view_surface_id

Assign a surface to a view.

Syntax:

GML Code Example

view_surface_id[0...7]


Returns: Real


Description

With this variable you can set a given view to draw to a surface, or get the current surface id if one has been assigned to a view. When working with surfaces, it is often required that you draw the whole visible region of the screen to the surface, and so you would assign it to a view using this function. This means that everything that is shown in the chosen view will now be drawn to the assigned surface. The view will now not be drawn to the screen, meaning that you will need to do either:

  • Enable a new view and draw the surface only in that view (using view_current to check which view is being drawn)

  • Draw the surface in the Draw GUI event of an instance, since the GUI layer is independent of views.

You can also read this variable to get the index of the surface that has been assigned to the chosen view or it will return -1 if no surface has been assigned, and generally the surface used for this function should be the size of the view itself (not the view port). The extended example below shows a basic setup for capturing a view and drawing it in the Draw GUI event, and for more information on surfaces see the section Reference - Surfaces.


Extended Example:

In this extended example, we will create a surface and assign it to view 0, then draw that to the screen in the Draw GUI event. To start with we need to initialise our surface variable in the Create Event of a controller instance:

GML Code Example

surf = -1;

We set the surface variable to -1, as all surface functions should really be used in the Draw events to prevent odd errors or undefined behaviours. So, with that done, we would then have this in the main Draw event:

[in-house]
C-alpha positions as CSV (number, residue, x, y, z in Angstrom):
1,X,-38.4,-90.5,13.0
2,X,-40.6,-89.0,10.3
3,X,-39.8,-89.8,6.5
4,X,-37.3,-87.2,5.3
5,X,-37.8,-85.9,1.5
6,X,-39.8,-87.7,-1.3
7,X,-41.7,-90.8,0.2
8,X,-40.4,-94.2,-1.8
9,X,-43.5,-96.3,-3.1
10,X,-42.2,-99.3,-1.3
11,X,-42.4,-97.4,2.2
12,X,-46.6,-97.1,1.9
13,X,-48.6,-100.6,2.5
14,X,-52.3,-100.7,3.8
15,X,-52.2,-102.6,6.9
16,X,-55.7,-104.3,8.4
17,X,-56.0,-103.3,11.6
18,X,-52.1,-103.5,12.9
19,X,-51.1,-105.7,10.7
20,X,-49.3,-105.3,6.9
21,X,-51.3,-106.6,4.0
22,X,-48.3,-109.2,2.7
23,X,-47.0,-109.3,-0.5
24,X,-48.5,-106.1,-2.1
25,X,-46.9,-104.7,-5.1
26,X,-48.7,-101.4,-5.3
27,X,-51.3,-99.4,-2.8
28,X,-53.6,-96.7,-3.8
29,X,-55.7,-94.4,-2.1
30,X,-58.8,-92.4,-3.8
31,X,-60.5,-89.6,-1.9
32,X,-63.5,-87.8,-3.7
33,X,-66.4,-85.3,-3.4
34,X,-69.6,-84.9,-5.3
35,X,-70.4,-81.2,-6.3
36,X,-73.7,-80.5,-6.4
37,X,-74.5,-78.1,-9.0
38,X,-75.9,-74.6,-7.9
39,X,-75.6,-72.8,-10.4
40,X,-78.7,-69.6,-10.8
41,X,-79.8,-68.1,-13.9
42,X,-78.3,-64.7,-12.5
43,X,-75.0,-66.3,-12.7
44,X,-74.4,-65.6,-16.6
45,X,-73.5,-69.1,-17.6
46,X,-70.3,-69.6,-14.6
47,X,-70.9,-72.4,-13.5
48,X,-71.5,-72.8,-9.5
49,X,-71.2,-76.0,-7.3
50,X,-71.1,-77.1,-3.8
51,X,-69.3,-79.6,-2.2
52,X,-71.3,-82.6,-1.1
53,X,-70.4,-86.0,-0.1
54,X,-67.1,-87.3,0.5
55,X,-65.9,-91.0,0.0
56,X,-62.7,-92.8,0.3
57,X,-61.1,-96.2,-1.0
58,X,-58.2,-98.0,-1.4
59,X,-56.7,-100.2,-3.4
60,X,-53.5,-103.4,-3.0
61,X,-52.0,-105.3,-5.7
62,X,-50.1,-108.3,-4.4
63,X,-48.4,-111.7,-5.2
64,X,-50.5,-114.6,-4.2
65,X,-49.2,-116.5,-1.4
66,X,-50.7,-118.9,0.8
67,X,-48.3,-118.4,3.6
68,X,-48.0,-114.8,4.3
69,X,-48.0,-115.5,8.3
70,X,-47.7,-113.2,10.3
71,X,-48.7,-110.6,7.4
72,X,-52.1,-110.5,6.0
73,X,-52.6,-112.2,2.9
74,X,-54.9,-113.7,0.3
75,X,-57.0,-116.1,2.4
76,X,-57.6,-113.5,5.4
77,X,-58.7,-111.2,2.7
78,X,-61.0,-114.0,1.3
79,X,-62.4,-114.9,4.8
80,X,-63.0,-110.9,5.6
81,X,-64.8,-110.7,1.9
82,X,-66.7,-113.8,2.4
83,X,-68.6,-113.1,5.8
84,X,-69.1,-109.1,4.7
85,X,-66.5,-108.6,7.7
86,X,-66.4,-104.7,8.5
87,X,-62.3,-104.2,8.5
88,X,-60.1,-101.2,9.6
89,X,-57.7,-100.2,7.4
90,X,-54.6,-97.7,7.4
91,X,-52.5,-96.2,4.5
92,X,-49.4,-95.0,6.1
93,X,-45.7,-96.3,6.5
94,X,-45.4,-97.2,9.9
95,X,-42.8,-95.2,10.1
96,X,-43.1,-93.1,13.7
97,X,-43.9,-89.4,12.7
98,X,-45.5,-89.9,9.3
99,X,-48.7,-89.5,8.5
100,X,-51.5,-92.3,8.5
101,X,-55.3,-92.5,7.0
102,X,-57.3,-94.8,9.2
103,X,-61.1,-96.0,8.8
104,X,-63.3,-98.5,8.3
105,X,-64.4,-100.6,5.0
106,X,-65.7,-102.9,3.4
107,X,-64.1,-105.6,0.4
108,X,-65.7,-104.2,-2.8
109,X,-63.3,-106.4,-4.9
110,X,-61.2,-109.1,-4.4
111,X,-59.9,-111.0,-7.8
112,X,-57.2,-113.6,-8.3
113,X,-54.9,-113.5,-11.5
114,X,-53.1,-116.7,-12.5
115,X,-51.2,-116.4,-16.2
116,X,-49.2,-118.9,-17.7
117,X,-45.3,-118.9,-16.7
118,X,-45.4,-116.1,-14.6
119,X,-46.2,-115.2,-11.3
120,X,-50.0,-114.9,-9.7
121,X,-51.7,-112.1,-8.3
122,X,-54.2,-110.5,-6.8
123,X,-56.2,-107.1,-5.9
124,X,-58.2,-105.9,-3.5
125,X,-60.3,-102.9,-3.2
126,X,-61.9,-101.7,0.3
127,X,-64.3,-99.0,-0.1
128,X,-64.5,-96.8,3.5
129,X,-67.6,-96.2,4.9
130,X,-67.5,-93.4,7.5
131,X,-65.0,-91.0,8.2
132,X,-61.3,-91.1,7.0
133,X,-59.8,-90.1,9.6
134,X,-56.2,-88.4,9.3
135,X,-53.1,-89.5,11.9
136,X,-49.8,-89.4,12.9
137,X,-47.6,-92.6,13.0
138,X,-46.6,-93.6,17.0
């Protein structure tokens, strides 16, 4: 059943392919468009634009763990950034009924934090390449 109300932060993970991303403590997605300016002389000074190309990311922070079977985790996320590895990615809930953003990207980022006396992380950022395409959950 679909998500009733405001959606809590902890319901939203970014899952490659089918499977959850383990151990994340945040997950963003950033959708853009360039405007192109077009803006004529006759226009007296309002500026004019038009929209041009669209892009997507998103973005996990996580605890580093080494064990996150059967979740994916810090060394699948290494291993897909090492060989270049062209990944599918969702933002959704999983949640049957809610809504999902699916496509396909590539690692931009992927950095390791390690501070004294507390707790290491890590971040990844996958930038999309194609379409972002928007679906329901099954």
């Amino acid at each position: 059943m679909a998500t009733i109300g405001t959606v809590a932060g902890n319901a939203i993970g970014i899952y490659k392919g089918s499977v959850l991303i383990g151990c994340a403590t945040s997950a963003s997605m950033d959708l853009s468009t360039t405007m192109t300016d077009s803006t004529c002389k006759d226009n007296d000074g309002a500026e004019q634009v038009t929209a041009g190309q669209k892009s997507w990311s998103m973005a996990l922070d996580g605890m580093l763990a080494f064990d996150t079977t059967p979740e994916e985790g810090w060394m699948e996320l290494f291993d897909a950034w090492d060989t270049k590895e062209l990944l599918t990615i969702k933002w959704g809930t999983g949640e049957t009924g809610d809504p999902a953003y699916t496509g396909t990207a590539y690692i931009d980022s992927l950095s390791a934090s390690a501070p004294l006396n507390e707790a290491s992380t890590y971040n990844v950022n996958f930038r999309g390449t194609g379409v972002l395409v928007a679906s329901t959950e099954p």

GML Code Example

if !surface_exists(surf)
    {
    surf = surface_create(view_wview[0], view_hview[0]);
    view_surface_id[0] = surf;
    }
 

Surfaces are volatile meaning that they could be removed from memory at any time due to OS memory management and other things, so here we check to see if our surface exists and if it doesn't we create it and assign it to the view 0. With that done, everything that would appear in view 0 will now be drawn to the surface we have created instead. If you do nothing else at this point, when you run your game you will simply get a blank screen as all drawing is being done on the surface, but the surface itself is not being drawn anywhere. Therefore we now need to draw the surface to the screen in the Draw GUI event like this:

GML Code Example

if surface_exists(surf)
    {
    draw_surface_stretched(surf, 0, 0, display_get_gui_width(), display_get_gui_height());
    }
 

This code will now draw the surface that we have created from the view stretched to fill the entire GUI layer.





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